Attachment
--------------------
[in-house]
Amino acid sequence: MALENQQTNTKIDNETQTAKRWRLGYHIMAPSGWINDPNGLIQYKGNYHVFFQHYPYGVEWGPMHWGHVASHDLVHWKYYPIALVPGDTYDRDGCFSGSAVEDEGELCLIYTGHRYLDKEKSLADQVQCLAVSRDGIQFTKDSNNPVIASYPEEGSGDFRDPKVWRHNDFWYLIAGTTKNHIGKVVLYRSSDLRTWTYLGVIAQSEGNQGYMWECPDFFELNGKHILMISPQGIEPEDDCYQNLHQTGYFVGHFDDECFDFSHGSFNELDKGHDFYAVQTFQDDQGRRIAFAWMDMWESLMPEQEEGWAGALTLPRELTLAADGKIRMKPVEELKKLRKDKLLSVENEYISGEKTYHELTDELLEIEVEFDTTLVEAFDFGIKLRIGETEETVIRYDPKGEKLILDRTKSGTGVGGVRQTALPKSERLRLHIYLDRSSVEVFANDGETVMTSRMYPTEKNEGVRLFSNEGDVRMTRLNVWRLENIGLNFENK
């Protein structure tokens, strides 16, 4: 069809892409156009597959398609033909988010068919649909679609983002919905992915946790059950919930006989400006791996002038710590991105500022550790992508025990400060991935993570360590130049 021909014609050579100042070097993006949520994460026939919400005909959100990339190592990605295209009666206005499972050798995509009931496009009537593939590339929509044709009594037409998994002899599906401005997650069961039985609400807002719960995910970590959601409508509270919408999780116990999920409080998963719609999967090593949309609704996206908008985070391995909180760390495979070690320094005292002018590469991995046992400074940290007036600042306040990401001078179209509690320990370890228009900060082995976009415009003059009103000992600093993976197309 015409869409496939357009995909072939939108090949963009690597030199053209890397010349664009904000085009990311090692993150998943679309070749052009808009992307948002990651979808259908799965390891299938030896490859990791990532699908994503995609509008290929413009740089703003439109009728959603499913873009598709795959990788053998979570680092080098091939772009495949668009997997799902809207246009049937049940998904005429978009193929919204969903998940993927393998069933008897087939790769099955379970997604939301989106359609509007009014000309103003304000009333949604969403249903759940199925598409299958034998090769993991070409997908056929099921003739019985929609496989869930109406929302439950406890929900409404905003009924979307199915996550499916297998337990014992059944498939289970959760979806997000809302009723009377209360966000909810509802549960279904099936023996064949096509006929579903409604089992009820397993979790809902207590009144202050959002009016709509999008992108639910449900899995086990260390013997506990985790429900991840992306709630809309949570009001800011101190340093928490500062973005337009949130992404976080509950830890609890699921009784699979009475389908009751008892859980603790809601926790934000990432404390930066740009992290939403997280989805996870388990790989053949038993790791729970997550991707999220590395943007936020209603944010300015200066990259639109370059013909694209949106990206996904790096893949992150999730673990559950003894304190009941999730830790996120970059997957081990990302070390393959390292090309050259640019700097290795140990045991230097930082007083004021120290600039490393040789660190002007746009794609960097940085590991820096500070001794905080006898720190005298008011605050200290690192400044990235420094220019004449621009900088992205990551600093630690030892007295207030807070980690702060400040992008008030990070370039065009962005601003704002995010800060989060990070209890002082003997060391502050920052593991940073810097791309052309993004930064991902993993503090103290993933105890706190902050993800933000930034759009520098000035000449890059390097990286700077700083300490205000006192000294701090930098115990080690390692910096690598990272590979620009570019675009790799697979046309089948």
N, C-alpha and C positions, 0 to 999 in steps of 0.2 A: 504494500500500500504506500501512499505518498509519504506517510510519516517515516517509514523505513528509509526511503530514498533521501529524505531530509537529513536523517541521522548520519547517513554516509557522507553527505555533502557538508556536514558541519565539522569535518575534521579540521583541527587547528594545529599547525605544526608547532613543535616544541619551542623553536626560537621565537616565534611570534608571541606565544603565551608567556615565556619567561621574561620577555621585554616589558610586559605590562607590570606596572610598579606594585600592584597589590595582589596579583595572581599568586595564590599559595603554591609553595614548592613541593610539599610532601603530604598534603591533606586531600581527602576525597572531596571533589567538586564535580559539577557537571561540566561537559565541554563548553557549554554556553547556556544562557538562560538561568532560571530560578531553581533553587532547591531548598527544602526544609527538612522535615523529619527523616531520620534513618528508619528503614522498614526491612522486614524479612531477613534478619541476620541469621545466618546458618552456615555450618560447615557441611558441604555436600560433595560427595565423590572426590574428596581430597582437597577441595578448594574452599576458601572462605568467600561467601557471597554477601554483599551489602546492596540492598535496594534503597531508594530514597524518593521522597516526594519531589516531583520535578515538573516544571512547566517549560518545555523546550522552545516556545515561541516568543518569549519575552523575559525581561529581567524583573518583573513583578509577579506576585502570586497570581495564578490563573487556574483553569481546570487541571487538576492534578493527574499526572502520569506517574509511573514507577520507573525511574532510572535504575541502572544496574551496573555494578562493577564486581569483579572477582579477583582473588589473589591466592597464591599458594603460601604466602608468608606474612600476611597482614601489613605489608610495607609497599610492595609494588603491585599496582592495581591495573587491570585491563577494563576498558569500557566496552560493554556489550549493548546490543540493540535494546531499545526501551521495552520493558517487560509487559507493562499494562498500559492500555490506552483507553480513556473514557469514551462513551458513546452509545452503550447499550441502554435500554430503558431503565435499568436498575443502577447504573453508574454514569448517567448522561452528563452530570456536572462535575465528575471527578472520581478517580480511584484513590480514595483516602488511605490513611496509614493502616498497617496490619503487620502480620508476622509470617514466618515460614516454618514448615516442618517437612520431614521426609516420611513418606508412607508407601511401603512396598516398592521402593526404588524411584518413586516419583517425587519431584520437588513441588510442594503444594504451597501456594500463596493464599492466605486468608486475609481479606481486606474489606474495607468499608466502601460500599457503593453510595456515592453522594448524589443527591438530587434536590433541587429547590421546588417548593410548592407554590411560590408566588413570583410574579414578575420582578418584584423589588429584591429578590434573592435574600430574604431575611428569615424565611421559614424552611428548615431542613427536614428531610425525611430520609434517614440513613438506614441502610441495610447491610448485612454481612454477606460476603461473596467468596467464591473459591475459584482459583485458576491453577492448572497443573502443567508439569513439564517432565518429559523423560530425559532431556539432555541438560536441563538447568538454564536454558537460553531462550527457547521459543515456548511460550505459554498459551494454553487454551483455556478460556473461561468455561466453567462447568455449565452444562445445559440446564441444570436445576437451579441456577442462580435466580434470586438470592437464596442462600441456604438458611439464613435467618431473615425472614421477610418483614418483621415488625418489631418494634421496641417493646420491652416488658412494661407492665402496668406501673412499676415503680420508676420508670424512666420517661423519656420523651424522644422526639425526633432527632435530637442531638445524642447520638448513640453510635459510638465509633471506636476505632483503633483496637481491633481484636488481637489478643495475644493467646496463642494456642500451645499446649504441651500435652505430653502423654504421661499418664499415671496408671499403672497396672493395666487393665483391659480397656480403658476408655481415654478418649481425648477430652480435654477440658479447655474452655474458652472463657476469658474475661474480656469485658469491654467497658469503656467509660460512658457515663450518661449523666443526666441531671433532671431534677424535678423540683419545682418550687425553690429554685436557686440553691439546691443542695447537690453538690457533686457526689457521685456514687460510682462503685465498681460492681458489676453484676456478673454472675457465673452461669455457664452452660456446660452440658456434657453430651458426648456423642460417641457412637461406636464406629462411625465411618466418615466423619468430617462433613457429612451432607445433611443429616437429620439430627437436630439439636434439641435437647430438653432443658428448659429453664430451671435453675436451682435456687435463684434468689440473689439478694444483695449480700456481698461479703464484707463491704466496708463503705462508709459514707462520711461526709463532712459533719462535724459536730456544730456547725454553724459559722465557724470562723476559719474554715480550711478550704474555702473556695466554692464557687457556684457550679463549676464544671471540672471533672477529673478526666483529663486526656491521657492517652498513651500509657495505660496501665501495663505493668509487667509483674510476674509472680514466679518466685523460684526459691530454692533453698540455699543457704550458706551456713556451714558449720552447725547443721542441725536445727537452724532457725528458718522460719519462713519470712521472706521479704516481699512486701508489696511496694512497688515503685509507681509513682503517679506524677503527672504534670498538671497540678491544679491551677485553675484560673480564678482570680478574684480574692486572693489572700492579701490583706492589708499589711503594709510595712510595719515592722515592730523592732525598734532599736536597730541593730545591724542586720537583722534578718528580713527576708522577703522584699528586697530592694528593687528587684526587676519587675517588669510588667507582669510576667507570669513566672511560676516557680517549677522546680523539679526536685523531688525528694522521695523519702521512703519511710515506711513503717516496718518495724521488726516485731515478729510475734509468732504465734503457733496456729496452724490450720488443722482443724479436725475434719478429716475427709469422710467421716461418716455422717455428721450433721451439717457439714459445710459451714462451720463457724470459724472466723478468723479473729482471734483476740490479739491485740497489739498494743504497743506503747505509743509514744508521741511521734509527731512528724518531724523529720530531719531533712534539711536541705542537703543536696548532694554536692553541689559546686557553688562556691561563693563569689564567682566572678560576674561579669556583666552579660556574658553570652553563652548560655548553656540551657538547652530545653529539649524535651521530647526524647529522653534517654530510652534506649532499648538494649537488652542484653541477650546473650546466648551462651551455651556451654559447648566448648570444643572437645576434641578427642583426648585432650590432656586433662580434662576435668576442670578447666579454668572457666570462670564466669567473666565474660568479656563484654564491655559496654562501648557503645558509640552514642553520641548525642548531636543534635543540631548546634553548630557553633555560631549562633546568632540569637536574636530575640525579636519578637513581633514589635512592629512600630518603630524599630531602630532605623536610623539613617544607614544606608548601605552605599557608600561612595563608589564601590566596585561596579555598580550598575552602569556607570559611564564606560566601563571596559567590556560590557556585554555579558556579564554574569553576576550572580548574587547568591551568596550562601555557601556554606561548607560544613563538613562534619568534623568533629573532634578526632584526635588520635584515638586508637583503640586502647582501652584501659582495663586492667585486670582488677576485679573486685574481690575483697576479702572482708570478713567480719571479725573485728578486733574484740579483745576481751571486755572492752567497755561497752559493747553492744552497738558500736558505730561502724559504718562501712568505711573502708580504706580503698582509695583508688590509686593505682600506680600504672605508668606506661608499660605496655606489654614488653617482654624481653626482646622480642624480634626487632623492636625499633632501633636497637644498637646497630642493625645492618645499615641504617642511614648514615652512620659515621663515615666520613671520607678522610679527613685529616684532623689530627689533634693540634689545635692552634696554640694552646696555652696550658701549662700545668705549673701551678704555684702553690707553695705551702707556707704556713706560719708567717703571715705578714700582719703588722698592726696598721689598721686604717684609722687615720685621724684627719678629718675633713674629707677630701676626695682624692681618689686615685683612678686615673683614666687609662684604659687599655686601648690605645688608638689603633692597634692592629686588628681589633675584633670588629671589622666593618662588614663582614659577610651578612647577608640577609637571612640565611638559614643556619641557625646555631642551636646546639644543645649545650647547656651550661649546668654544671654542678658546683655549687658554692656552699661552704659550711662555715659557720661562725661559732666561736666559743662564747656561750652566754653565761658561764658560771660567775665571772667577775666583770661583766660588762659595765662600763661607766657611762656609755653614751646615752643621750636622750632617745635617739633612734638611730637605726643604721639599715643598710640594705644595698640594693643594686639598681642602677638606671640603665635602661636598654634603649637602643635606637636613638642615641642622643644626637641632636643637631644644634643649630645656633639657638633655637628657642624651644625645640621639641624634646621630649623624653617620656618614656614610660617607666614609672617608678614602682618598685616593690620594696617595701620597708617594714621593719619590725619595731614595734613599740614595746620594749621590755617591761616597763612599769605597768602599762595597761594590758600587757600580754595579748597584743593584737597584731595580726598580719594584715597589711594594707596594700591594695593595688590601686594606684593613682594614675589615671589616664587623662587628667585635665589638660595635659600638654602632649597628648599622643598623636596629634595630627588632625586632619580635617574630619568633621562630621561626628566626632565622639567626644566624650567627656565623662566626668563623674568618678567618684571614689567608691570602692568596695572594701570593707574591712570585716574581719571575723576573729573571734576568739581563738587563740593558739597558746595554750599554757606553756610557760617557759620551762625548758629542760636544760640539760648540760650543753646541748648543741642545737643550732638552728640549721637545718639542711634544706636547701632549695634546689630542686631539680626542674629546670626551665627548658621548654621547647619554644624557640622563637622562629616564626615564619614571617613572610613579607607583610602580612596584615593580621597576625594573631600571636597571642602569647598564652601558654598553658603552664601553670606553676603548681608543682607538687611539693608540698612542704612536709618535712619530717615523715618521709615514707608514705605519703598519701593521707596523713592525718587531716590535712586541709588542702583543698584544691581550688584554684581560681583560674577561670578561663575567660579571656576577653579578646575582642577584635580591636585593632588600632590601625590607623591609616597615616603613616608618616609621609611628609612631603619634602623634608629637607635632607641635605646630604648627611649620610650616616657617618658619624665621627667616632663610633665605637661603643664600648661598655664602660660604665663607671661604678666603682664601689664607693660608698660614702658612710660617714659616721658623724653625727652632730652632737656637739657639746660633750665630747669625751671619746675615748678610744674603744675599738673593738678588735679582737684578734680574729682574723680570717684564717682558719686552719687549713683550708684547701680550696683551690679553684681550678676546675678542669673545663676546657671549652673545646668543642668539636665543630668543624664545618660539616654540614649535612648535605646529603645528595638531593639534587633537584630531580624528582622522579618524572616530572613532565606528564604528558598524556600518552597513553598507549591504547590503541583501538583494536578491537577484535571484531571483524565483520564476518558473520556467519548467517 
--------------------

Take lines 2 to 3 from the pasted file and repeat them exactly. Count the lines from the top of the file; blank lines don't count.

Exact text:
Amino acid sequence: MALENQQTNTKIDNETQTAKRWRLGYHIMAPSGWINDPNGLIQYKGNYHVFFQHYPYGVEWGPMHWGHVASHDLVHWKYYPIALVPGDTYDRDGCFSGSAVEDEGELCLIYTGHRYLDKEKSLADQVQCLAVSRDGIQFTKDSNNPVIASYPEEGSGDFRDPKVWRHNDFWYLIAGTTKNHIGKVVLYRSSDLRTWTYLGVIAQSEGNQGYMWECPDFFELNGKHILMISPQGIEPEDDCYQNLHQTGYFVGHFDDECFDFSHGSFNELDKGHDFYAVQTFQDDQGRRIAFAWMDMWESLMPEQEEGWAGALTLPRELTLAADGKIRMKPVEELKKLRKDKLLSVENEYISGEKTYHELTDELLEIEVEFDTTLVEAFDFGIKLRIGETEETVIRYDPKGEKLILDRTKSGTGVGGVRQTALPKSERLRLHIYLDRSSVEVFANDGETVMTSRMYPTEKNEGVRLFSNEGDVRMTRLNVWRLENIGLNFENK
């Protein structure tokens, strides 16, 4: 069809892409156009597959398609033909988010068919649909679609983002919905992915946790059950919930006989400006791996002038710590991105500022550790992508025990400060991935993570360590130049 021909014609050579100042070097993006949520994460026939919400005909959100990339190592990605295209009666206005499972050798995509009931496009009537593939590339929509044709009594037409998994002899599906401005997650069961039985609400807002719960995910970590959601409508509270919408999780116990999920409080998963719609999967090593949309609704996206908008985070391995909180760390495979070690320094005292002018590469991995046992400074940290007036600042306040990401001078179209509690320990370890228009900060082995976009415009003059009103000992600093993976197309 015409869409496939357009995909072939939108090949963009690597030199053209890397010349664009904000085009990311090692993150998943679309070749052009808009992307948002990651979808259908799965390891299938030896490859990791990532699908994503995609509008290929413009740089703003439109009728959603499913873009598709795959990788053998979570680092080098091939772009495949668009997997799902809207246009049937049940998904005429978009193929919204969903998940993927393998069933008897087939790769099955379970997604939301989106359609509007009014000309103003304000009333949604969403249903759940199925598409299958034998090769993991070409997908056929099921003739019985929609496989869930109406929302439950406890929900409404905003009924979307199915996550499916297998337990014992059944498939289970959760979806997000809302009723009377209360966000909810509802549960279904099936023996064949096509006929579903409604089992009820397993979790809902207590009144202050959002009016709509999008992108639910449900899995086990260390013997506990985790429900991840992306709630809309949570009001800011101190340093928490500062973005337009949130992404976080509950830890609890699921009784699979009475389908009751008892859980603790809601926790934000990432404390930066740009992290939403997280989805996870388990790989053949038993790791729970997550991707999220590395943007936020209603944010300015200066990259639109370059013909694209949106990206996904790096893949992150999730673990559950003894304190009941999730830790996120970059997957081990990302070390393959390292090309050259640019700097290795140990045991230097930082007083004021120290600039490393040789660190002007746009794609960097940085590991820096500070001794905080006898720190005298008011605050200290690192400044990235420094220019004449621009900088992205990551600093630690030892007295207030807070980690702060400040992008008030990070370039065009962005601003704002995010800060989060990070209890002082003997060391502050920052593991940073810097791309052309993004930064991902993993503090103290993933105890706190902050993800933000930034759009520098000035000449890059390097990286700077700083300490205000006192000294701090930098115990080690390692910096690598990272590979620009570019675009790799697979046309089948």